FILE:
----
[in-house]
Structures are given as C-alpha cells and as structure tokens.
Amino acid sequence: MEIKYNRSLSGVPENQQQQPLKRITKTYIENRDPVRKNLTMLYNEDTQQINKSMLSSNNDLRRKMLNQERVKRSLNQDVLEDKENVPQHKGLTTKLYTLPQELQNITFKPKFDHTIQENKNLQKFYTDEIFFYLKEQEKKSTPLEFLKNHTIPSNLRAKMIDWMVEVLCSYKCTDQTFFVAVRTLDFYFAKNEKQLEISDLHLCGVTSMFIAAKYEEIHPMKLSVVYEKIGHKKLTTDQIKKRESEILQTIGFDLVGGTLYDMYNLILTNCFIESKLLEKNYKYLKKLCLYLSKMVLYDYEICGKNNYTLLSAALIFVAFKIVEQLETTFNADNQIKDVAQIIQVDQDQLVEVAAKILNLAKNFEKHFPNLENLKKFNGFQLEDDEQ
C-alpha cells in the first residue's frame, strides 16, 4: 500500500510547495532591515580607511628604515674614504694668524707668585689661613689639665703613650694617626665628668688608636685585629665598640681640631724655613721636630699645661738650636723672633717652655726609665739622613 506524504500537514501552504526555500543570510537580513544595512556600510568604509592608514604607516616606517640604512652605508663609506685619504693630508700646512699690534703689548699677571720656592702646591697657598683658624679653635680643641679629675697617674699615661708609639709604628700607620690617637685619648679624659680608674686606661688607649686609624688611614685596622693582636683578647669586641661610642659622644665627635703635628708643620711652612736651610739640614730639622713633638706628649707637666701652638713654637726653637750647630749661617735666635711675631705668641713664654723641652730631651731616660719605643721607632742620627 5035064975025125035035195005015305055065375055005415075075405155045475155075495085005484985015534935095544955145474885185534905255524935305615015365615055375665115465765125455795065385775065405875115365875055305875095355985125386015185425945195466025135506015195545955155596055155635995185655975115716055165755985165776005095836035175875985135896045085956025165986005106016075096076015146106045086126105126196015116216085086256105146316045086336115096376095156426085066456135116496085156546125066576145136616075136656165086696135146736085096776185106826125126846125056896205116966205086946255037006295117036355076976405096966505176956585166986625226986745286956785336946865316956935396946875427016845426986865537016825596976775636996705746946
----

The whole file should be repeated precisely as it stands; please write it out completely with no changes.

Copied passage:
[in-house]
Structures are given as C-alpha cells and as structure tokens.
Amino acid sequence: MEIKYNRSLSGVPENQQQQPLKRITKTYIENRDPVRKNLTMLYNEDTQQINKSMLSSNNDLRRKMLNQERVKRSLNQDVLEDKENVPQHKGLTTKLYTLPQELQNITFKPKFDHTIQENKNLQKFYTDEIFFYLKEQEKKSTPLEFLKNHTIPSNLRAKMIDWMVEVLCSYKCTDQTFFVAVRTLDFYFAKNEKQLEISDLHLCGVTSMFIAAKYEEIHPMKLSVVYEKIGHKKLTTDQIKKRESEILQTIGFDLVGGTLYDMYNLILTNCFIESKLLEKNYKYLKKLCLYLSKMVLYDYEICGKNNYTLLSAALIFVAFKIVEQLETTFNADNQIKDVAQIIQVDQDQLVEVAAKILNLAKNFEKHFPNLENLKKFNGFQLEDDEQ
C-alpha cells in the first residue's frame, strides 16, 4: 500500500510547495532591515580607511628604515674614504694668524707668585689661613689639665703613650694617626665628668688608636685585629665598640681640631724655613721636630699645661738650636723672633717652655726609665739622613 506524504500537514501552504526555500543570510537580513544595512556600510568604509592608514604607516616606517640604512652605508663609506685619504693630508700646512699690534703689548699677571720656592702646591697657598683658624679653635680643641679629675697617674699615661708609639709604628700607620690617637685619648679624659680608674686606661688607649686609624688611614685596622693582636683578647669586641661610642659622644665627635703635628708643620711652612736651610739640614730639622713633638706628649707637666701652638713654637726653637750647630749661617735666635711675631705668641713664654723641652730631651731616660719605643721607632742620627 5035064975025125035035195005015305055065375055005415075075405155045475155075495085005484985015534935095544955145474885185534905255524935305615015365615055375665115465765125455795065385775065405875115365875055305875095355985125386015185425945195466025135506015195545955155596055155635995185655975115716055165755985165776005095836035175875985135896045085956025165986005106016075096076015146106045086126105126196015116216085086256105146316045086336115096376095156426085066456135116496085156546125066576145136616075136656165086696135146736085096776185106826125126846125056896205116966205086946255037006295117036355076976405096966505176956585166986625226986745286956785336946865316956935396946875427016845426986865537016825596976775636996705746946